CNN’s Don Lemon became a target of the vile left when he agreed with Bill O’Reilly’s assessment of the perpetual problems hurting the black community; in fact, Lemon said O’Reilly didn’t go far enough. Lemon gave what he felt was correct advice to his fellow-blacks to “pull up their pants, stop using the N-word, finish high school and don’t have children” out-of-wedlock.
On Saturday night, Lemon fired back at his critics, including hip hop mogul and frequent attendee at Occupy Wall Street protests Russell Simmons, who apparently was so offended by the CNN anchor’s assessment that he wrote what The Blaze called “a scathing open letter to him about race in America.” In a spinoff to O’Reilly’s opening comments, Lemon’s “No Talking Points” segment centered around promoting self-empowerment among blacks.
“We must stop the blame for things that we can change ourselves,” Lemon said. Lemon also discussed the importance of “personal responsibility” within the black community, using the words of Martin Luther King Jr., Malcolm X, Bill Cosby and even President Barack Obama.
“I’m glad you wrote the letter,” Lemon quipped to Simmons, who not surprisingly declined to appear. Lemon opened:
Initially, though, I wasn’t even going to respond to your letter, not because I think you completely missed the point, not because, like many of the other critics, I thought you were just using the occasion as a promotion for one of your businesses, your website, but I wasn’t going to address it because, quite honestly, it was hard to take you, and it, seriously after you called me derogatory names like ‘slave’ on Twitter.
Simmons is quite the political crusader on Twitter actually, campaigning for Newark Mayor and New Jersey Senate candidate Cory Booker. Booker enjoys the support of Russell Simmons although the black community leaders in Newark were all to happy to appear in this conservative ad highlighting the failure of a mayor that Cory Booker truly was in office. Nevertheless, Mr. Simmons wouldn’t let a silly little thing like the truth get in the way of his social media endorsement:
— Russell Simmons (@UncleRUSH) August 12, 2013
Lemon said Simmons had been invited to make his case on CNN several times, but he declined. “That’s fine,” Lemon added. “But don’t throw stones, and hide your hand.”
Lemon quickly rejected Simmons’s claim that “conservatives love” when blacks blame themselves for the problems that have “destroyed the black community.”
“You should take that up with a conservative, or a liberal, or someone who is concerned about political affiliation in this particular situation,” he replied. “It shouldn’t matter if someone is black, white, brown, purple, green, Democrat or Republican. If the truth they speak is saving lives, then no matter what their intentions or background, we should listen. Attack the problem, not the messenger.”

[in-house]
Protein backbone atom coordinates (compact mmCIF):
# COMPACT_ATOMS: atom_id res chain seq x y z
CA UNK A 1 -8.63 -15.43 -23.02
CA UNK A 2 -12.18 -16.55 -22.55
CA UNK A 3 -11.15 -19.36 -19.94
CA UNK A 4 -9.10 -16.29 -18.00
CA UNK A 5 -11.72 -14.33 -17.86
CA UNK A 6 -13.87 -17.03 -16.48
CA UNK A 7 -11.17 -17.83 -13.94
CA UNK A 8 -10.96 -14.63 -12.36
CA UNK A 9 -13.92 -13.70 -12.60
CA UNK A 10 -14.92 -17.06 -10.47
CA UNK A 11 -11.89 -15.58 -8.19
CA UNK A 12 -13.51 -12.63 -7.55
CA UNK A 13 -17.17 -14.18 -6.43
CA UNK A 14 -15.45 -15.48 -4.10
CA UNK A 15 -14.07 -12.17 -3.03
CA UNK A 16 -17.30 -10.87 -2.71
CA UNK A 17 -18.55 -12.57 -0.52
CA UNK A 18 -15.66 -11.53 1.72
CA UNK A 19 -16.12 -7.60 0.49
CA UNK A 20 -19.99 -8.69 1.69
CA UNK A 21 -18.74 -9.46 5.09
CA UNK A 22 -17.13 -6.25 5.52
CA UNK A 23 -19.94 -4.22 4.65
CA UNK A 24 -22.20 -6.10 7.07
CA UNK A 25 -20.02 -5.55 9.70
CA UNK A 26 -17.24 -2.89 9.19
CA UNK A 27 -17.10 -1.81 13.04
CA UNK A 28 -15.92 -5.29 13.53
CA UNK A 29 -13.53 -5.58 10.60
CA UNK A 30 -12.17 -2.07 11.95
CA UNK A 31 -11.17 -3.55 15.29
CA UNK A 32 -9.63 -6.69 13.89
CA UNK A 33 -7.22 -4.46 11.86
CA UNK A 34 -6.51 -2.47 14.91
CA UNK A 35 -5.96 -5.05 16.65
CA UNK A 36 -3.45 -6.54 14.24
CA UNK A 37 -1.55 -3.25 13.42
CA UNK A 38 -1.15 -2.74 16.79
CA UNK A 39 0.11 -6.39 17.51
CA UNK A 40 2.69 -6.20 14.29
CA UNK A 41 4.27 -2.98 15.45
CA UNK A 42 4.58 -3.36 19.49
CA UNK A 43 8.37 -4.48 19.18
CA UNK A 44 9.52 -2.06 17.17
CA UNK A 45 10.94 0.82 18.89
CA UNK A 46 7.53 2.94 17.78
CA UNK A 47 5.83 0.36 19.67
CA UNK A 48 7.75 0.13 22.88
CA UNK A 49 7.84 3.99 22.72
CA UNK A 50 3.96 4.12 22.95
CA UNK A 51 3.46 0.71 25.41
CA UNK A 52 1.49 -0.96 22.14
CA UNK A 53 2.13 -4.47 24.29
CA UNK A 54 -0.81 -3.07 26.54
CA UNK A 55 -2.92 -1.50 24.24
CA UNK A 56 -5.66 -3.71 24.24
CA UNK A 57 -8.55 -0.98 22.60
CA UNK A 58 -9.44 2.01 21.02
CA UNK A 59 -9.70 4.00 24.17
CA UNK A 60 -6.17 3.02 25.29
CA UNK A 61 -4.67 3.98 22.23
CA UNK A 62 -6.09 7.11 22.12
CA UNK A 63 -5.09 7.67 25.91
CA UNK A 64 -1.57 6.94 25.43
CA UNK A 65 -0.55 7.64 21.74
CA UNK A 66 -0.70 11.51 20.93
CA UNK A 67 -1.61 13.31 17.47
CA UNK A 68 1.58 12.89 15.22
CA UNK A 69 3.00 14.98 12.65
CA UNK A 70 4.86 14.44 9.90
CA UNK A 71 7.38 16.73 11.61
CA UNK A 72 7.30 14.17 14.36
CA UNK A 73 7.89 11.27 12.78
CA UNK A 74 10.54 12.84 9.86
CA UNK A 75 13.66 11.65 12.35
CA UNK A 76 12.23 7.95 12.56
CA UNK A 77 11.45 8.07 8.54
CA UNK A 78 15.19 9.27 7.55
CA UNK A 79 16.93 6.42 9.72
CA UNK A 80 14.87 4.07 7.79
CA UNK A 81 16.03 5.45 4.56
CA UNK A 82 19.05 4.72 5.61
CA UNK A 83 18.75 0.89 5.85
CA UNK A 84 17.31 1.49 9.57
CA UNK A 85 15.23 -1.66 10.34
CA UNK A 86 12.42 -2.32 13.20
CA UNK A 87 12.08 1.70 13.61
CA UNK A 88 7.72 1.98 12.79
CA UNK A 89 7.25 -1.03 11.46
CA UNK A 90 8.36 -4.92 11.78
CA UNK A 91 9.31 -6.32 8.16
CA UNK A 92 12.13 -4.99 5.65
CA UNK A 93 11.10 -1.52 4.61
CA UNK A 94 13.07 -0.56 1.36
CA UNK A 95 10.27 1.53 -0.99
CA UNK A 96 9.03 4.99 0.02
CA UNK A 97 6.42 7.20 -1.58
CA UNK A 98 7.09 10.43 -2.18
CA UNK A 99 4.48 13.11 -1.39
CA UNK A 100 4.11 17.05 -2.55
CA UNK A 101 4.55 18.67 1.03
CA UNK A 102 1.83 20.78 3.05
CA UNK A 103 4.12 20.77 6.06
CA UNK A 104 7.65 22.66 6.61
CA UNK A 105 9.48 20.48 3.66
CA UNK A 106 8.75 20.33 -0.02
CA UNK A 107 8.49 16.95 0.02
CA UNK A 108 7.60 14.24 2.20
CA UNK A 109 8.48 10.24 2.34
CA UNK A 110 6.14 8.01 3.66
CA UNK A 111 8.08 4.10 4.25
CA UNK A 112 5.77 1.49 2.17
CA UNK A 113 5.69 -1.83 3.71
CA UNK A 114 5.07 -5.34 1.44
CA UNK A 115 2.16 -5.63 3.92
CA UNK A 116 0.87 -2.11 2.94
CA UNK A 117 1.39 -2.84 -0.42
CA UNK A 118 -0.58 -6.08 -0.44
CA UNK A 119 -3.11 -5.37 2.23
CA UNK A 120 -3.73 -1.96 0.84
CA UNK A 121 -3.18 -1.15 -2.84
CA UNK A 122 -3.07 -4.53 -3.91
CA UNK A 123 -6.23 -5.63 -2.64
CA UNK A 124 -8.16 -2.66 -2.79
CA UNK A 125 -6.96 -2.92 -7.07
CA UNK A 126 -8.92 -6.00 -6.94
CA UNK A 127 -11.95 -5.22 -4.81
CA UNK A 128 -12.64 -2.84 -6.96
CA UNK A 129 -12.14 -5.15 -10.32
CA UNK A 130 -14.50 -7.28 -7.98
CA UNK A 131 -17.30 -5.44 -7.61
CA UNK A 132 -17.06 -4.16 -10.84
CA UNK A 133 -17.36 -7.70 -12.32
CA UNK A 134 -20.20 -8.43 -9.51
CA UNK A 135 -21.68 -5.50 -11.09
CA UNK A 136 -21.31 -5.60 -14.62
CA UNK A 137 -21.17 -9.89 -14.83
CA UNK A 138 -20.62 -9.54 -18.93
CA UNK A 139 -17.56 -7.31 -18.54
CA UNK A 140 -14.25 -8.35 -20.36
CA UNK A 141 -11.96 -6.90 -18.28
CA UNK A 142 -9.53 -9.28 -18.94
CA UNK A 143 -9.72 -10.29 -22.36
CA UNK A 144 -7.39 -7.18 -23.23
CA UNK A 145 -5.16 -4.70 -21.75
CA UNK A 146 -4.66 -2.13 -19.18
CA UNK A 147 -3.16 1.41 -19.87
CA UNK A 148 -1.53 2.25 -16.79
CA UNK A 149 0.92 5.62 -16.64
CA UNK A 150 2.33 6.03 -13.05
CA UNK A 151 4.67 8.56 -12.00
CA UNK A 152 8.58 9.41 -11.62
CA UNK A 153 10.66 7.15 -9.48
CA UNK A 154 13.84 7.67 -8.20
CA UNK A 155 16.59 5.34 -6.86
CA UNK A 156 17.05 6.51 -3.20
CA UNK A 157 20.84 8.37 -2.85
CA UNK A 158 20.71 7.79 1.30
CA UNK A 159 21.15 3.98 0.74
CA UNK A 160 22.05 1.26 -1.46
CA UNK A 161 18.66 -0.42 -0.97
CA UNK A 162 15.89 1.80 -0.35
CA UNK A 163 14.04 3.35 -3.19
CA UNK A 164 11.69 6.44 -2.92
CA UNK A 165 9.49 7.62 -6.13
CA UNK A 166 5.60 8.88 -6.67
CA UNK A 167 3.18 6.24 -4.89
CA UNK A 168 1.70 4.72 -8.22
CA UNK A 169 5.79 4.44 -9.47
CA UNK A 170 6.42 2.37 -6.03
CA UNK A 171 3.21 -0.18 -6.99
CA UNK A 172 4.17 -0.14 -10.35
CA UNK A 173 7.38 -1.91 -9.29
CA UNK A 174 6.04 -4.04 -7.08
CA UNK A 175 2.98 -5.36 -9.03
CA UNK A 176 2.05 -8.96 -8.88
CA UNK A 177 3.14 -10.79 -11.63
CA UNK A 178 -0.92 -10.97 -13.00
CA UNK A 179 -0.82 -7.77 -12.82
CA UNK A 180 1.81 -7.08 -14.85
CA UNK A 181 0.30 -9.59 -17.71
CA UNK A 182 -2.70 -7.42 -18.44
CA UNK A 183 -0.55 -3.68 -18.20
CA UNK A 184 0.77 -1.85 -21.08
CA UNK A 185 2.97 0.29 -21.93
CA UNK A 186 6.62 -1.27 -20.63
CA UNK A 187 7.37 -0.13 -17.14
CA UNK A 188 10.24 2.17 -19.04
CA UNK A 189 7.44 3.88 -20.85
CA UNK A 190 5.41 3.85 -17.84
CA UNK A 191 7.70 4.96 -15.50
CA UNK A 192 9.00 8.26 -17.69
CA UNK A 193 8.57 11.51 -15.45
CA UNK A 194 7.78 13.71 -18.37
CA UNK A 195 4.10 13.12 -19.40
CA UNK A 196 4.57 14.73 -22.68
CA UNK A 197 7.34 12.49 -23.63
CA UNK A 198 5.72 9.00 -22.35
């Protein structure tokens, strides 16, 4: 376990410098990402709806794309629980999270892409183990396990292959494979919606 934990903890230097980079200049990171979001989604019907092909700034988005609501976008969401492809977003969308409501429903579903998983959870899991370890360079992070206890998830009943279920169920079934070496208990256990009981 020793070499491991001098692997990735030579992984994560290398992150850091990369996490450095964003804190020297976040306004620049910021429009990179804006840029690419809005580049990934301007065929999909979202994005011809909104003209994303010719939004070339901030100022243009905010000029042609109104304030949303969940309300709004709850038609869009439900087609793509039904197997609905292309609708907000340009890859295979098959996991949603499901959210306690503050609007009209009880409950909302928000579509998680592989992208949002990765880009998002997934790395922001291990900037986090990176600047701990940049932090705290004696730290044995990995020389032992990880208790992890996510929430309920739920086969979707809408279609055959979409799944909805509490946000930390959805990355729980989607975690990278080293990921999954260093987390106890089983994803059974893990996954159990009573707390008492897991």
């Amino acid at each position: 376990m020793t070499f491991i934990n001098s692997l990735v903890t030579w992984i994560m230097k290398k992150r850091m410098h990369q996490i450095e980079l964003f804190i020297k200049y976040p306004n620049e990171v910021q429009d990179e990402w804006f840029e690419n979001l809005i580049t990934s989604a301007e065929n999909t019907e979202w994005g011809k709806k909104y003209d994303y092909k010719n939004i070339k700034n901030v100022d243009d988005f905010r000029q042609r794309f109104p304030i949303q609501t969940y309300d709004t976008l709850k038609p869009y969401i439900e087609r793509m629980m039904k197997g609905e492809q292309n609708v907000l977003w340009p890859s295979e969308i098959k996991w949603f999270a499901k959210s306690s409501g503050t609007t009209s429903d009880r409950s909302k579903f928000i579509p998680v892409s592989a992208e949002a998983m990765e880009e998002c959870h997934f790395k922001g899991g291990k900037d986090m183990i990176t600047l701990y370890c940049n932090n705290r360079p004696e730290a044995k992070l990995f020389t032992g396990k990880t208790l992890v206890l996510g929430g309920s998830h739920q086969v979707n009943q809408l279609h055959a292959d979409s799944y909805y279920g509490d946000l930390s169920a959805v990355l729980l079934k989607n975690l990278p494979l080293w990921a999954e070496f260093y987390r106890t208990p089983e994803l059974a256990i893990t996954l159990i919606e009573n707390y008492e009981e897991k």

In his open letter, Simmons also argued that “young people sagging their pants today is no different than young people rockin’ Afros, dashikis or platform shoes in the 60′s and 70′s.” From the perspective of a white man who grew up in the gut of New York and New Jersey, perhaps I am not the authority, but it is different, because the culture and style evolved from criminal activity. It wasn’t a style, such as an afro, it was a cover for drugs and firearms. I never heard of an afro being parted to one side or the other to tip the dealer off across the street or in the jail cell to the type of drugs or weapons you have. I suppose that people did hide drugs in their hair at some point, but the afro wasn’t specifically thought up for said purpose. Sagging pants were, indeed.
Lemon educated Simmons on the roots of the Afros and dashikis, pointing out that they are symbols of African pride. On the other hand, he explained, sagging pants originated out of the Rikers Island prison in New York.
“It was originally called, ‘wearing your pants Rikers style’,” he added. “Are you equating dressing like a criminal to African pride? Are you saying it’s OK to perpetuate the negative stereotype of young black men as convicts, criminals, prisoners? How does that enhance their lives or society as a whole?”
Before he ended his response to the ridiculous comments by Simmons, Lemon played another clip of Obama talking about the importance of personal responsibility and overcoming discrimination and/or a tough upbringing.
“Nobody cares how tough your upbringing was. Nobody cares if you suffered some discrimination. and, moreover, you have to remember that whatever you’ve gone through, it pales in comparison to the hardships previous generations endured, and they overcame them, and if they overcame them, you can overcome them, too,” the president says in the clip.
“Thank you, Mr. President,” Lemon ended with.
Russell Simmons can do what liberals do best, pretend they weren’t out-classed and move on, but the truth is that out-classed was exactly what Simmons was in this exchange with Don Lemon. Lemon was courageous to speak the truth in the face of overwhelming criticism, while Simmons is defined by what popular culture and norms perceive to be cool. In the end, there was only one thing that Simmons could do, apologize. We could give him credit for that act itself, but I would find someone to be incredibly naive if they were to accept this as an honest apology. It isn’t, and he will prove as much as soon as he gets a chance to check his Twitter account.
— Don Lemon (@DonLemonCNN) August 10, 2013